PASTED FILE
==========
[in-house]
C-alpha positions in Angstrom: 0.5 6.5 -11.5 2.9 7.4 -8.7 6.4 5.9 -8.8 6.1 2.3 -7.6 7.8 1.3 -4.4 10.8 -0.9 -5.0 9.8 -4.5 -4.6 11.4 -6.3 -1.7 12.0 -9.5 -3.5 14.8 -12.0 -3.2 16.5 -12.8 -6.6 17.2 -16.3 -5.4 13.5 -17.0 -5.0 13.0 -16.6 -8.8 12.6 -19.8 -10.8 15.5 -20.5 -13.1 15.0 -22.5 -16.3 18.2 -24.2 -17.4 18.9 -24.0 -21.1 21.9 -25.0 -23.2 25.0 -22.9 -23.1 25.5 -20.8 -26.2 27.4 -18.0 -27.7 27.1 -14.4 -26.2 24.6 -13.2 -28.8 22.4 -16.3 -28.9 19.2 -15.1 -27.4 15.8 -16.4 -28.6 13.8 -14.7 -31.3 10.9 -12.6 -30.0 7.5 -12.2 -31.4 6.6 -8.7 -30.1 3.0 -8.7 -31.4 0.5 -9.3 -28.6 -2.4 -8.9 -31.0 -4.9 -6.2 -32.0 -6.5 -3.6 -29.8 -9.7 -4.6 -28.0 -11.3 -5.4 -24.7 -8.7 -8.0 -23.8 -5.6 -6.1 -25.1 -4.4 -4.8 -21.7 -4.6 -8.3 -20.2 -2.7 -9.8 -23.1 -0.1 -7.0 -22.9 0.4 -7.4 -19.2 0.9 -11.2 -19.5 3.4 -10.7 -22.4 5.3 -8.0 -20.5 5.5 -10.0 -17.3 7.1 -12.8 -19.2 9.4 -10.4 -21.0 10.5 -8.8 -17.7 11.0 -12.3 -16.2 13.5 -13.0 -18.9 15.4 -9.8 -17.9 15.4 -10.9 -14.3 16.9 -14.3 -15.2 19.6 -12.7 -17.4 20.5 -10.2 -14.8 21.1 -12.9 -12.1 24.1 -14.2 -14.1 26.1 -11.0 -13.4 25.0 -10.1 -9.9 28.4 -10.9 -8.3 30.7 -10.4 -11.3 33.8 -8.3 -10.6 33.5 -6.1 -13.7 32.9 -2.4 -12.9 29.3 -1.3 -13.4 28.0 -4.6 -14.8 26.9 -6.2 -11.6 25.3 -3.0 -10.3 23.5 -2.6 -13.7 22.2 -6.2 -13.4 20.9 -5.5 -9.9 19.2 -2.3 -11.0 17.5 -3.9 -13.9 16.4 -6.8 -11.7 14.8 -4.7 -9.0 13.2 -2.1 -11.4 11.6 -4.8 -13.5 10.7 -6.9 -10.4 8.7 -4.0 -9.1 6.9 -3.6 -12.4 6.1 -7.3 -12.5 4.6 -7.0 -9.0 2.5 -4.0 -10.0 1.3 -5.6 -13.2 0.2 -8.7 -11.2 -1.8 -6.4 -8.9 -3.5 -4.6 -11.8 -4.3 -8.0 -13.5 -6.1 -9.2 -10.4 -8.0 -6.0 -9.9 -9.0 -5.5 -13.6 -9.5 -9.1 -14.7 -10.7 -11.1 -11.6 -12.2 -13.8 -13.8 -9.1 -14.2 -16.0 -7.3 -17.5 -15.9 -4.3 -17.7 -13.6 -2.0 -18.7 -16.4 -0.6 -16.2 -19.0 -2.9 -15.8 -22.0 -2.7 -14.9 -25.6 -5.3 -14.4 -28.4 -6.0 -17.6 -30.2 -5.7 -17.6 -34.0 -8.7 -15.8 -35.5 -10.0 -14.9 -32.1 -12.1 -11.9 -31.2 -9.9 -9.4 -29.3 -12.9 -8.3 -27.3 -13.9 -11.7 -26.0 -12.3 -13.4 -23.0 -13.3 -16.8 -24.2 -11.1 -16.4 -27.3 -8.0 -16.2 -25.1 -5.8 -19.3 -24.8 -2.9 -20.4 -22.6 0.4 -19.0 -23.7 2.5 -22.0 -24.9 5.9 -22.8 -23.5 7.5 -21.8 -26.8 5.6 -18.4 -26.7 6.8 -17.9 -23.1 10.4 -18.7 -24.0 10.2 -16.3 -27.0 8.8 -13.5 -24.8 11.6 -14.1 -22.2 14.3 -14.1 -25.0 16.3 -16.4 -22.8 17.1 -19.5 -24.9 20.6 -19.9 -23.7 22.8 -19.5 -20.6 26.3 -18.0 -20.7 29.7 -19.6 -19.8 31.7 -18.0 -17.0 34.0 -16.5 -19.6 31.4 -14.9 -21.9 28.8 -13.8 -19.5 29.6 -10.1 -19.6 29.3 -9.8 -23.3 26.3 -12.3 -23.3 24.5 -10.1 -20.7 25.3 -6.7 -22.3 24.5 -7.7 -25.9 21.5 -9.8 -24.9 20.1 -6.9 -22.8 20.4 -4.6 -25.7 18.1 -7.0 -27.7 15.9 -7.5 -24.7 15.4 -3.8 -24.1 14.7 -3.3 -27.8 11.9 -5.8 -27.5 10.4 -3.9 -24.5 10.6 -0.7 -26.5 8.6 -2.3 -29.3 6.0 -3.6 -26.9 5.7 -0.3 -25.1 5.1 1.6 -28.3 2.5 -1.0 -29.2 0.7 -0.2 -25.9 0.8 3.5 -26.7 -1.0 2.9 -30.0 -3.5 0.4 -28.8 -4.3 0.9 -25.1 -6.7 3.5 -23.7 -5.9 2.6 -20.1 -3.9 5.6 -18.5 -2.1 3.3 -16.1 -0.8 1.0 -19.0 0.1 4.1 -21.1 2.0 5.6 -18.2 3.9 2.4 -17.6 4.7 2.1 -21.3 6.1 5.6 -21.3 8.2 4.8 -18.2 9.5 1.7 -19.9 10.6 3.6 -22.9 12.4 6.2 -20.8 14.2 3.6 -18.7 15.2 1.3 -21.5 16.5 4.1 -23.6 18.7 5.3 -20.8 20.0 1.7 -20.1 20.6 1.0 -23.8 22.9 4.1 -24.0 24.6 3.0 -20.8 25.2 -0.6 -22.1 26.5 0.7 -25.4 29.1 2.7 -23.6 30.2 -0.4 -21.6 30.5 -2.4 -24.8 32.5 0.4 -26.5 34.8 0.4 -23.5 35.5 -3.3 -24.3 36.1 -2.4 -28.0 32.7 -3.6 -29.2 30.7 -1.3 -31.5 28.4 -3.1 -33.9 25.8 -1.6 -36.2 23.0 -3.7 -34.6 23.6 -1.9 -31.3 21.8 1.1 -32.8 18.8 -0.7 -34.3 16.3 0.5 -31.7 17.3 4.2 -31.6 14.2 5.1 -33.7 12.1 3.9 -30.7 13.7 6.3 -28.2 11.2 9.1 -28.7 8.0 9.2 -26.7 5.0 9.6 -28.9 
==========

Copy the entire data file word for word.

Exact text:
[in-house]
C-alpha positions in Angstrom: 0.5 6.5 -11.5 2.9 7.4 -8.7 6.4 5.9 -8.8 6.1 2.3 -7.6 7.8 1.3 -4.4 10.8 -0.9 -5.0 9.8 -4.5 -4.6 11.4 -6.3 -1.7 12.0 -9.5 -3.5 14.8 -12.0 -3.2 16.5 -12.8 -6.6 17.2 -16.3 -5.4 13.5 -17.0 -5.0 13.0 -16.6 -8.8 12.6 -19.8 -10.8 15.5 -20.5 -13.1 15.0 -22.5 -16.3 18.2 -24.2 -17.4 18.9 -24.0 -21.1 21.9 -25.0 -23.2 25.0 -22.9 -23.1 25.5 -20.8 -26.2 27.4 -18.0 -27.7 27.1 -14.4 -26.2 24.6 -13.2 -28.8 22.4 -16.3 -28.9 19.2 -15.1 -27.4 15.8 -16.4 -28.6 13.8 -14.7 -31.3 10.9 -12.6 -30.0 7.5 -12.2 -31.4 6.6 -8.7 -30.1 3.0 -8.7 -31.4 0.5 -9.3 -28.6 -2.4 -8.9 -31.0 -4.9 -6.2 -32.0 -6.5 -3.6 -29.8 -9.7 -4.6 -28.0 -11.3 -5.4 -24.7 -8.7 -8.0 -23.8 -5.6 -6.1 -25.1 -4.4 -4.8 -21.7 -4.6 -8.3 -20.2 -2.7 -9.8 -23.1 -0.1 -7.0 -22.9 0.4 -7.4 -19.2 0.9 -11.2 -19.5 3.4 -10.7 -22.4 5.3 -8.0 -20.5 5.5 -10.0 -17.3 7.1 -12.8 -19.2 9.4 -10.4 -21.0 10.5 -8.8 -17.7 11.0 -12.3 -16.2 13.5 -13.0 -18.9 15.4 -9.8 -17.9 15.4 -10.9 -14.3 16.9 -14.3 -15.2 19.6 -12.7 -17.4 20.5 -10.2 -14.8 21.1 -12.9 -12.1 24.1 -14.2 -14.1 26.1 -11.0 -13.4 25.0 -10.1 -9.9 28.4 -10.9 -8.3 30.7 -10.4 -11.3 33.8 -8.3 -10.6 33.5 -6.1 -13.7 32.9 -2.4 -12.9 29.3 -1.3 -13.4 28.0 -4.6 -14.8 26.9 -6.2 -11.6 25.3 -3.0 -10.3 23.5 -2.6 -13.7 22.2 -6.2 -13.4 20.9 -5.5 -9.9 19.2 -2.3 -11.0 17.5 -3.9 -13.9 16.4 -6.8 -11.7 14.8 -4.7 -9.0 13.2 -2.1 -11.4 11.6 -4.8 -13.5 10.7 -6.9 -10.4 8.7 -4.0 -9.1 6.9 -3.6 -12.4 6.1 -7.3 -12.5 4.6 -7.0 -9.0 2.5 -4.0 -10.0 1.3 -5.6 -13.2 0.2 -8.7 -11.2 -1.8 -6.4 -8.9 -3.5 -4.6 -11.8 -4.3 -8.0 -13.5 -6.1 -9.2 -10.4 -8.0 -6.0 -9.9 -9.0 -5.5 -13.6 -9.5 -9.1 -14.7 -10.7 -11.1 -11.6 -12.2 -13.8 -13.8 -9.1 -14.2 -16.0 -7.3 -17.5 -15.9 -4.3 -17.7 -13.6 -2.0 -18.7 -16.4 -0.6 -16.2 -19.0 -2.9 -15.8 -22.0 -2.7 -14.9 -25.6 -5.3 -14.4 -28.4 -6.0 -17.6 -30.2 -5.7 -17.6 -34.0 -8.7 -15.8 -35.5 -10.0 -14.9 -32.1 -12.1 -11.9 -31.2 -9.9 -9.4 -29.3 -12.9 -8.3 -27.3 -13.9 -11.7 -26.0 -12.3 -13.4 -23.0 -13.3 -16.8 -24.2 -11.1 -16.4 -27.3 -8.0 -16.2 -25.1 -5.8 -19.3 -24.8 -2.9 -20.4 -22.6 0.4 -19.0 -23.7 2.5 -22.0 -24.9 5.9 -22.8 -23.5 7.5 -21.8 -26.8 5.6 -18.4 -26.7 6.8 -17.9 -23.1 10.4 -18.7 -24.0 10.2 -16.3 -27.0 8.8 -13.5 -24.8 11.6 -14.1 -22.2 14.3 -14.1 -25.0 16.3 -16.4 -22.8 17.1 -19.5 -24.9 20.6 -19.9 -23.7 22.8 -19.5 -20.6 26.3 -18.0 -20.7 29.7 -19.6 -19.8 31.7 -18.0 -17.0 34.0 -16.5 -19.6 31.4 -14.9 -21.9 28.8 -13.8 -19.5 29.6 -10.1 -19.6 29.3 -9.8 -23.3 26.3 -12.3 -23.3 24.5 -10.1 -20.7 25.3 -6.7 -22.3 24.5 -7.7 -25.9 21.5 -9.8 -24.9 20.1 -6.9 -22.8 20.4 -4.6 -25.7 18.1 -7.0 -27.7 15.9 -7.5 -24.7 15.4 -3.8 -24.1 14.7 -3.3 -27.8 11.9 -5.8 -27.5 10.4 -3.9 -24.5 10.6 -0.7 -26.5 8.6 -2.3 -29.3 6.0 -3.6 -26.9 5.7 -0.3 -25.1 5.1 1.6 -28.3 2.5 -1.0 -29.2 0.7 -0.2 -25.9 0.8 3.5 -26.7 -1.0 2.9 -30.0 -3.5 0.4 -28.8 -4.3 0.9 -25.1 -6.7 3.5 -23.7 -5.9 2.6 -20.1 -3.9 5.6 -18.5 -2.1 3.3 -16.1 -0.8 1.0 -19.0 0.1 4.1 -21.1 2.0 5.6 -18.2 3.9 2.4 -17.6 4.7 2.1 -21.3 6.1 5.6 -21.3 8.2 4.8 -18.2 9.5 1.7 -19.9 10.6 3.6 -22.9 12.4 6.2 -20.8 14.2 3.6 -18.7 15.2 1.3 -21.5 16.5 4.1 -23.6 18.7 5.3 -20.8 20.0 1.7 -20.1 20.6 1.0 -23.8 22.9 4.1 -24.0 24.6 3.0 -20.8 25.2 -0.6 -22.1 26.5 0.7 -25.4 29.1 2.7 -23.6 30.2 -0.4 -21.6 30.5 -2.4 -24.8 32.5 0.4 -26.5 34.8 0.4 -23.5 35.5 -3.3 -24.3 36.1 -2.4 -28.0 32.7 -3.6 -29.2 30.7 -1.3 -31.5 28.4 -3.1 -33.9 25.8 -1.6 -36.2 23.0 -3.7 -34.6 23.6 -1.9 -31.3 21.8 1.1 -32.8 18.8 -0.7 -34.3 16.3 0.5 -31.7 17.3 4.2 -31.6 14.2 5.1 -33.7 12.1 3.9 -30.7 13.7 6.3 -28.2 11.2 9.1 -28.7 8.0 9.2 -26.7 5.0 9.6 -28.9 